Dear Members and Friends,
I return to UU Berks from sabbatical rested, renewed, inspired – and missing you! I am eager to reconnect and looking forward to gatherings and conversations, hearing your stories and discovering what is on your hearts and minds. If you’re wondering “What I Did on My Sabbatical,” don’t miss Sunday’s service, which will include a short slideshow on just that topic.
I am more grateful than I can fully express for the sabbatical time, which my body, mind and spirit needed more than I realized. I am so grateful for the compassionate and heart-centered shared ministry during this time. I am reminded once again of what a privilege it is to serve this incredible religious community. The Board, M&O, Pastoral Caring Circle, Rev. Sage Olnick, Ebee Bromley, Melissa Medina, Erin Connolly, the pledge and finance teams, the worship tech team, nominating committee, social justice team, auction team, and so many others have nurtured, deepened, and supported church life in 2021.
I return at a pivotal time of significant transition in our church and nation. Like so many of you, I am eager for us to gather again in our beautiful building for worship and programs. The CDC’s newest guidelines offer bright points of hope. At the same time, as a church community we have some additional work to do before we return to our building safely and in keeping with our commitments to inclusivity.
And – I am excited about the possibilities that await us for the year ahead. One of the many things I reflected on during the sabbatical is the importance to “Go Slowly, Hold Lightly.” It’s a healing message that invites me to be gentle with myself and others, especially during intense times of transition and adaptation.
I am so hopeful for the many ways that we will gather, deepen the bonds of our UU faith, and embody our covenantal relationships.
Yours in love, gratitude and hope,
This past March I finished up three years worth of coursework to complete the Unitarian Universalist Association’s Music Leadership Certification program. I’ve been grateful to have the support of this congregation as I’ve worked and played my way through.
I owe deep gratitude to Susan Peña, who served as my sponsor from UU Berks, my advisor from the Association of Unitarian Universalist Music Ministries, Bailey Whiteman and to Rev Dr. Sandra Fees for playing with me over these years.
Over these past few years I have so enjoyed learning what connects us to music. Each year I was asked to develop and then refine a philosophy of music ministry. It was a time I could play with words, changing one in for another, moving a sentence, or turning an observation I had from the past year around and around until it fit better in my head.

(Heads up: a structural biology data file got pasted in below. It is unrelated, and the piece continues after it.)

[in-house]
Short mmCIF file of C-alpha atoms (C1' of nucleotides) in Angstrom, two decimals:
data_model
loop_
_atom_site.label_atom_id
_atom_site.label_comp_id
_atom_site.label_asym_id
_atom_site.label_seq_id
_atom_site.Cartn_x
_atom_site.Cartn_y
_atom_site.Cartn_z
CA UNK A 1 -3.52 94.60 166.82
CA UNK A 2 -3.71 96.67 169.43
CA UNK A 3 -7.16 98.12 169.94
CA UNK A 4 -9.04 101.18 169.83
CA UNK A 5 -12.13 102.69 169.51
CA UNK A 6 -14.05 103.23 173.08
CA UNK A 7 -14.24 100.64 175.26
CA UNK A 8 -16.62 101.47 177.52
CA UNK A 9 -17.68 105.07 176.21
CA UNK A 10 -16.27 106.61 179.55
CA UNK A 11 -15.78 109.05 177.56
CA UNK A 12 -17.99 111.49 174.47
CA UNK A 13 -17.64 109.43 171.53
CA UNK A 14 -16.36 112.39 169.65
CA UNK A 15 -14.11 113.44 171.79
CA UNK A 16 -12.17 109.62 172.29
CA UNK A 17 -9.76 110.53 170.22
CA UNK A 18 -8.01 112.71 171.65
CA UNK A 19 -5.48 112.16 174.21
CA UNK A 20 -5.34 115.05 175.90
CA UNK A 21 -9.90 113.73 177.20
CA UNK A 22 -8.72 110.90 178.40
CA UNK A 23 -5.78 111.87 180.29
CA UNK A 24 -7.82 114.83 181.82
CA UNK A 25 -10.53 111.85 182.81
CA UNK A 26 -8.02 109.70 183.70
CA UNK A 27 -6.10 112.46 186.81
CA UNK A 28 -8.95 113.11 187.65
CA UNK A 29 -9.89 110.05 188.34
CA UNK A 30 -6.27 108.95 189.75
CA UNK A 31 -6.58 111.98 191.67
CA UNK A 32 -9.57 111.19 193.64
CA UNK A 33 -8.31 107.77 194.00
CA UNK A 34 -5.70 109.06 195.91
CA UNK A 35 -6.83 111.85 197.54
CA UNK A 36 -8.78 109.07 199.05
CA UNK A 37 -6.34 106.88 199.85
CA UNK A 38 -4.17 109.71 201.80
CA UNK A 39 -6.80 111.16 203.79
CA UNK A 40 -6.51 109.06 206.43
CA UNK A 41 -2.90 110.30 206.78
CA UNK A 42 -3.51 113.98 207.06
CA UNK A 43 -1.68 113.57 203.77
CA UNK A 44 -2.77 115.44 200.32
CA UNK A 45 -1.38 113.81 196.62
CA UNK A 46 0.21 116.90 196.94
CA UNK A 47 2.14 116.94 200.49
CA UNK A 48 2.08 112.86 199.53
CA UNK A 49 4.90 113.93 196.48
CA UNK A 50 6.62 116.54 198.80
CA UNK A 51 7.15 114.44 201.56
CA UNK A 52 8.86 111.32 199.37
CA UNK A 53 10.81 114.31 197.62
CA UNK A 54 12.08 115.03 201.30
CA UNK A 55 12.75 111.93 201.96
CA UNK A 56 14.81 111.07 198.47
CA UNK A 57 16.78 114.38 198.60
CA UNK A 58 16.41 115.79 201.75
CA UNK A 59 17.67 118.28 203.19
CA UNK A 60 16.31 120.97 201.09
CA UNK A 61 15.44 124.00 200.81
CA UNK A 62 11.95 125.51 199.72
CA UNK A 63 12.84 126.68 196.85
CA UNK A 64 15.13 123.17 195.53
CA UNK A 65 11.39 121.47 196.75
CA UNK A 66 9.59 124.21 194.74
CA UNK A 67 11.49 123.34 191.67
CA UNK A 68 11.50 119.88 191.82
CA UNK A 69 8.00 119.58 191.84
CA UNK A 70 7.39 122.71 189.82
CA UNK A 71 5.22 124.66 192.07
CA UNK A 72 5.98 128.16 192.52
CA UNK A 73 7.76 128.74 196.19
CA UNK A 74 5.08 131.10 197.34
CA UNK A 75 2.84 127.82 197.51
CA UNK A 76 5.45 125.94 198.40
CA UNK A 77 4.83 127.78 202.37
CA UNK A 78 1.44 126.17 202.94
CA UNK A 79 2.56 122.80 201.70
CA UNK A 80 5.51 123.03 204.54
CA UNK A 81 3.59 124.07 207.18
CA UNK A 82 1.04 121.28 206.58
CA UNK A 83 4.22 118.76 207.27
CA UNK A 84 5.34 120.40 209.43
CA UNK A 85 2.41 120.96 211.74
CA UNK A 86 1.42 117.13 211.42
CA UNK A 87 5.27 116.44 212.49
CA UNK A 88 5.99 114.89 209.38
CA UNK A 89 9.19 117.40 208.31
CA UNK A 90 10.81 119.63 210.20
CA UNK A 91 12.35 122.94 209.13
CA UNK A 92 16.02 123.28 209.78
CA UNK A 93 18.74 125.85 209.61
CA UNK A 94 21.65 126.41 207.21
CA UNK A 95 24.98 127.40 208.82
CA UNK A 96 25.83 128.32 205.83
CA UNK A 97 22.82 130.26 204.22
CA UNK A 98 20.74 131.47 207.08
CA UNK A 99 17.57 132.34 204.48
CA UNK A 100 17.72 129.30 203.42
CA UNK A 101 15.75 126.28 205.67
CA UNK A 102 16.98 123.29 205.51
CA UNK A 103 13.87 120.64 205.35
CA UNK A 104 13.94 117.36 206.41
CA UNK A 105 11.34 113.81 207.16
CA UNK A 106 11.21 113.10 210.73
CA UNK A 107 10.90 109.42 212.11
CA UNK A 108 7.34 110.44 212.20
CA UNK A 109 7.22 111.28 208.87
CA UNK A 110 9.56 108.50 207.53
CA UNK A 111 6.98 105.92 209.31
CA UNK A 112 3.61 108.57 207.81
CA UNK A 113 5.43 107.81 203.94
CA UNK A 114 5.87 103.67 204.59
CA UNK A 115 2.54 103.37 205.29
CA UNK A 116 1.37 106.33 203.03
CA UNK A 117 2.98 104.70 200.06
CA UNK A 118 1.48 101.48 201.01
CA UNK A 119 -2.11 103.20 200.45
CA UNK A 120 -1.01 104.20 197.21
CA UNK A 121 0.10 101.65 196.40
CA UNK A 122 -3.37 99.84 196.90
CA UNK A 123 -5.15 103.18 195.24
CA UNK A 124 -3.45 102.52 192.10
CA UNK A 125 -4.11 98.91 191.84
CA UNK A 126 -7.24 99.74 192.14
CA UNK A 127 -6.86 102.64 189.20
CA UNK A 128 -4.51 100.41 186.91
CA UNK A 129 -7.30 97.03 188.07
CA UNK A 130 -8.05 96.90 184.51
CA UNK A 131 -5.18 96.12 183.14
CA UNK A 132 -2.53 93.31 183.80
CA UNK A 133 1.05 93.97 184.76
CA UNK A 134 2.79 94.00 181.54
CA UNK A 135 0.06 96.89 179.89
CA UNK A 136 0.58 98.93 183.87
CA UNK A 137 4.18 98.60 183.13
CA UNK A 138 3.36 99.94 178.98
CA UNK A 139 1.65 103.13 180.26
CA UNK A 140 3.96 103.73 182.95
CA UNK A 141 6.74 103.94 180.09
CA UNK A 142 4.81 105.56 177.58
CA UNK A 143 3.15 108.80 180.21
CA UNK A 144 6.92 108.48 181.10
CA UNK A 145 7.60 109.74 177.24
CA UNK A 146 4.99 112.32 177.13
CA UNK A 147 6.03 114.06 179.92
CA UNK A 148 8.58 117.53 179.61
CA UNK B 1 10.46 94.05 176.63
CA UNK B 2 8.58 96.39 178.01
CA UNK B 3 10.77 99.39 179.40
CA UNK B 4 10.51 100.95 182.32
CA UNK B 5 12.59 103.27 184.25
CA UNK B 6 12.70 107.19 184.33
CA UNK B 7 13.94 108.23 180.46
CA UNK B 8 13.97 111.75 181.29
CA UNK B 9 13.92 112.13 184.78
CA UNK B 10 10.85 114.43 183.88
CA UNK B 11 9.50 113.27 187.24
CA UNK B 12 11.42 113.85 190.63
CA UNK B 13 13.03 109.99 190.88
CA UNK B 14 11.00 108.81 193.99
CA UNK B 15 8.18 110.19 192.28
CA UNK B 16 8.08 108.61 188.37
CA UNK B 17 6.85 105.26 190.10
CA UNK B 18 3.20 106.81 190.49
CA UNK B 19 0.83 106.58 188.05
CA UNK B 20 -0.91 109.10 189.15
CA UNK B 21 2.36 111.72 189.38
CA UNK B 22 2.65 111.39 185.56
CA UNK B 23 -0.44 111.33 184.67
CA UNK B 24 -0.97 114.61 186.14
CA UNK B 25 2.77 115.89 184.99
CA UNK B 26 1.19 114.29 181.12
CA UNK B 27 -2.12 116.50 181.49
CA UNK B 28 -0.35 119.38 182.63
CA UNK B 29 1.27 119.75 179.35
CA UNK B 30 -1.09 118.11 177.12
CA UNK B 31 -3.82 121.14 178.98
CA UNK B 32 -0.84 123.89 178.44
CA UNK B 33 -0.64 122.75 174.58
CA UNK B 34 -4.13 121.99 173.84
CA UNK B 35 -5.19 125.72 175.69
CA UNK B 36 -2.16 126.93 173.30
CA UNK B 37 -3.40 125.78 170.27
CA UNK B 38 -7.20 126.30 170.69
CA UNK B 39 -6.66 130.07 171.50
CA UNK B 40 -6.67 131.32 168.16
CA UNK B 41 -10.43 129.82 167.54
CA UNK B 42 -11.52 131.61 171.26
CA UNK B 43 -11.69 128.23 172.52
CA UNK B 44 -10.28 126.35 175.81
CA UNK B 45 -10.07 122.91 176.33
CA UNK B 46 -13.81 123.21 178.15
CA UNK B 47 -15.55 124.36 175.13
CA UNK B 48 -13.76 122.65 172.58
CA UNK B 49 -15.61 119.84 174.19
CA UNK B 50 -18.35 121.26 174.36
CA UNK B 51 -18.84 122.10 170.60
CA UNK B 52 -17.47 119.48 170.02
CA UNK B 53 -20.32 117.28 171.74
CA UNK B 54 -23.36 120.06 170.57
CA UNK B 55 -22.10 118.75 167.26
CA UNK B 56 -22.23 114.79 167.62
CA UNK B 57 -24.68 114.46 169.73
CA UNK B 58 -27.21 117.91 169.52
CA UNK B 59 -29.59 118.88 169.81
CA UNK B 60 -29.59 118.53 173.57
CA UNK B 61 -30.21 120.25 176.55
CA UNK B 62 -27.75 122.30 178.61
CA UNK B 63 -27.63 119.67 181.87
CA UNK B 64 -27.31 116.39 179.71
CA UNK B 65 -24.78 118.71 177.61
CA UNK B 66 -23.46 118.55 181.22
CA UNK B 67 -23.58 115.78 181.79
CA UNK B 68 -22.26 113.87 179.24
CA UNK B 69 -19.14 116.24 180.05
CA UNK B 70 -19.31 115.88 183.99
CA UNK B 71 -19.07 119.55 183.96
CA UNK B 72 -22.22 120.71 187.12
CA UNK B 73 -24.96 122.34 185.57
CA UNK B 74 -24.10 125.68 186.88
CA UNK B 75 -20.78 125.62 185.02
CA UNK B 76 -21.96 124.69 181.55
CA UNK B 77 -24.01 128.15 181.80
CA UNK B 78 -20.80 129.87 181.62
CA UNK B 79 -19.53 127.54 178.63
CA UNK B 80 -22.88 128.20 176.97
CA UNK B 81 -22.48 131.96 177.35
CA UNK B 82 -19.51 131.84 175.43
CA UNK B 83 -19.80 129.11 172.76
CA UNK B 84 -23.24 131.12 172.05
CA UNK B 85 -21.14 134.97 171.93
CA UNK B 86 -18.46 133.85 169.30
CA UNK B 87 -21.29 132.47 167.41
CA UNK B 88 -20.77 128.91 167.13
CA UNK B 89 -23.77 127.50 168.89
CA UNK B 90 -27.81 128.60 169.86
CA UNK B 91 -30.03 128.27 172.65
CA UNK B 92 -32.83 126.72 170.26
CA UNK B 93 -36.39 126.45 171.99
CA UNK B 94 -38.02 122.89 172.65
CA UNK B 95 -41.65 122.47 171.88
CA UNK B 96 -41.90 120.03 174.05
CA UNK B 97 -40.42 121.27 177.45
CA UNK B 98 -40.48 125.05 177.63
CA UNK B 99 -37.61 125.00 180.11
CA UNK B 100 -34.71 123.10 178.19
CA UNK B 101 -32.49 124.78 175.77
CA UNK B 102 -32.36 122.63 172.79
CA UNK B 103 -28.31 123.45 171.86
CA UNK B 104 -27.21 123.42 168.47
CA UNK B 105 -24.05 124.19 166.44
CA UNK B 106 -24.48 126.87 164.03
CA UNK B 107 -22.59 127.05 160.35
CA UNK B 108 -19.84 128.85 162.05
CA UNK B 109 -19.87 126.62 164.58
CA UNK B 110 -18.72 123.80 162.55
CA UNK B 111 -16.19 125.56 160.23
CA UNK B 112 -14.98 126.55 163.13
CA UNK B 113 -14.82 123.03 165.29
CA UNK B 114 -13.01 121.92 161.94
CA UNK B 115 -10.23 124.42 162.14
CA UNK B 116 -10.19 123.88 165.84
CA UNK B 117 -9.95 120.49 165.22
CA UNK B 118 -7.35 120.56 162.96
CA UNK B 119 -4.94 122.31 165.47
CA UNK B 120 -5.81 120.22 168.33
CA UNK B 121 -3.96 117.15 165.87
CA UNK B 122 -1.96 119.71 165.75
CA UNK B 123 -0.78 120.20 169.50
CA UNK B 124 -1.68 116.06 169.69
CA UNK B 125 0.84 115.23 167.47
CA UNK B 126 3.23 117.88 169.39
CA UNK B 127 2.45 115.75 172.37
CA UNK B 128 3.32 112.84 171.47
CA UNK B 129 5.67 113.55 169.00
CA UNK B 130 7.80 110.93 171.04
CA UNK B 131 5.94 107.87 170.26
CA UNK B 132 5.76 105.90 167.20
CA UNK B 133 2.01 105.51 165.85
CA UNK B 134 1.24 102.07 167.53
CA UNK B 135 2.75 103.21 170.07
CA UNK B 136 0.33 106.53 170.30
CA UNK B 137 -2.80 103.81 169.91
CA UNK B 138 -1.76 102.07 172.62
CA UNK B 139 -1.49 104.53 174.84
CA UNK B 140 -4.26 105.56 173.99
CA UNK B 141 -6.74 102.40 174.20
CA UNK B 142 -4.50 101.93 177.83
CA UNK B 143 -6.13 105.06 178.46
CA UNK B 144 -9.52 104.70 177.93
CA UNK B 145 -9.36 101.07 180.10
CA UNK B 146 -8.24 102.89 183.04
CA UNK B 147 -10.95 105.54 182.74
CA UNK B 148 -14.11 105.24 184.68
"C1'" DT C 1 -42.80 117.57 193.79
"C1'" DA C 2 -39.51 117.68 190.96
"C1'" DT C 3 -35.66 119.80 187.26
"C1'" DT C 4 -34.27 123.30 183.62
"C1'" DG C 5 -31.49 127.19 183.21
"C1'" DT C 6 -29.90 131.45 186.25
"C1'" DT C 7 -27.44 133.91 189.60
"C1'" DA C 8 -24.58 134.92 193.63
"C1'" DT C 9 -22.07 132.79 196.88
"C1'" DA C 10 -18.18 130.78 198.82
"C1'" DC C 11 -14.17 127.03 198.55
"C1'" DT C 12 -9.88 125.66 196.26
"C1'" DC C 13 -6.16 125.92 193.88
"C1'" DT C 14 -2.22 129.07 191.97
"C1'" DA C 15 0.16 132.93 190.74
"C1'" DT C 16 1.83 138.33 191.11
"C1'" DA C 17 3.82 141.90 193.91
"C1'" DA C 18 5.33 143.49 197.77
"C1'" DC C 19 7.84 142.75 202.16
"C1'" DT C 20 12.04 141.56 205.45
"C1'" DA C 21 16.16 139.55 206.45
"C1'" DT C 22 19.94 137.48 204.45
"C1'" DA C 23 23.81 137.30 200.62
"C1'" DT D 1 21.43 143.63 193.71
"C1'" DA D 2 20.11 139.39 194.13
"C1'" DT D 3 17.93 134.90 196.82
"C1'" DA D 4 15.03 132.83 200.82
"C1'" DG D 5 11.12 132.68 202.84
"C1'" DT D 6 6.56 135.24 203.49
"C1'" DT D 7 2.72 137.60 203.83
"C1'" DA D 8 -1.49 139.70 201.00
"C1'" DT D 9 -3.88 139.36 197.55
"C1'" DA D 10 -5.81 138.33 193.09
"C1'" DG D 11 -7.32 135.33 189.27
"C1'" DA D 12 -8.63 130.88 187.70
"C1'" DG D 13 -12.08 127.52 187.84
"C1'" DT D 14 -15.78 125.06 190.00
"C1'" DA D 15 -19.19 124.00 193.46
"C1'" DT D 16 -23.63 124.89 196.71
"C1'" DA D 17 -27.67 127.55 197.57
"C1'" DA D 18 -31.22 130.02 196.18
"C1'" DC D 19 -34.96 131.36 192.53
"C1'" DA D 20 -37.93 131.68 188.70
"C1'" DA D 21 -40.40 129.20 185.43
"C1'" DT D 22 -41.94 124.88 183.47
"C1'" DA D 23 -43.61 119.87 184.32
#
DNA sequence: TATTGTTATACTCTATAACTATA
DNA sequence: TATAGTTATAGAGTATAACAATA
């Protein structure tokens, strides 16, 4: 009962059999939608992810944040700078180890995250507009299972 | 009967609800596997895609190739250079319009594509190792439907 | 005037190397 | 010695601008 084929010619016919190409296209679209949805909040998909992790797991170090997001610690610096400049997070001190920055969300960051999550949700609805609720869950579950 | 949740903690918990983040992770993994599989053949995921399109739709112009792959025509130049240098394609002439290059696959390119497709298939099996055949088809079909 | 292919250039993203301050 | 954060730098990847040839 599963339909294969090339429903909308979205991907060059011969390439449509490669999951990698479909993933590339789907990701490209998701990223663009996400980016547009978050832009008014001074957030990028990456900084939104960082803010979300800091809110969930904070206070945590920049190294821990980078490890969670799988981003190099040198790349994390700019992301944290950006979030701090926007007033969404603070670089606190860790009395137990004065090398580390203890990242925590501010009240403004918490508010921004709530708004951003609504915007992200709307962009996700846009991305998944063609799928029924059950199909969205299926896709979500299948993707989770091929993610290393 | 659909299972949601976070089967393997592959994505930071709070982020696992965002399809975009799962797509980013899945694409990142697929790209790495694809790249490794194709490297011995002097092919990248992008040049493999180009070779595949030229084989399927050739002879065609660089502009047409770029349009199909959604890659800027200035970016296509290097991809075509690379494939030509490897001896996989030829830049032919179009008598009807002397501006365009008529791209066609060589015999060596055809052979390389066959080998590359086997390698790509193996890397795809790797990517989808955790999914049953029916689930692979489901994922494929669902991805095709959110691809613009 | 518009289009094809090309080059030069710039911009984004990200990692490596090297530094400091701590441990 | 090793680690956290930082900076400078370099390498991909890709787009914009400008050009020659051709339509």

Three years ago my philosophy started out focusing on the immediacy of music and church. Music is made in one moment in time. We are a congregation not for our walls, doors and pews but for the people that welcome and greet and connect with one another.
This is the great thing about play. It’s never the exact same twice. You’ll roll a different combination in your board game than the time before. In make-believe the story might be the same as the one you chose yesterday but today you pretend to have two dragons for pets instead of one. A song comes on the radio and the dance moves you used yesterday, well they express themselves more exuberantly today.
This year we’ve played in ways that are easier to feel as new. We’ve never had a virtual choir project before. We weren’t in the habit of recording music for worship before this past year. While we’ve used microphones in the past, the spaces we were using them in was new. And so my final philosophy of music ministry for my course work feels new.
“My call to music ministry is a call to create harmony. The practice of harmony, whether sweet or dissonant, is the act of deeply listening to one another, listening to ourselves and listening to the world we inhabit. With active harmony we communicate connection and compassion. This harmony is a practice in creating and re-creating beloved community. Over time this act is a way of finding and seeing the divine spark within each of us and core to our living faith tradition.”
So I’m hoping that we can play together, that we can dance for a long time. I’d like to ask you to play with me as our hymn #311, written by Ric Masten asks “Let it be a dance we do, may I have this dance with you…”
by nadine j. smet-weiss
i have a friend
who highly recommends
the regular practice
for grown ups
a play full pause
during the day
for the soul purpose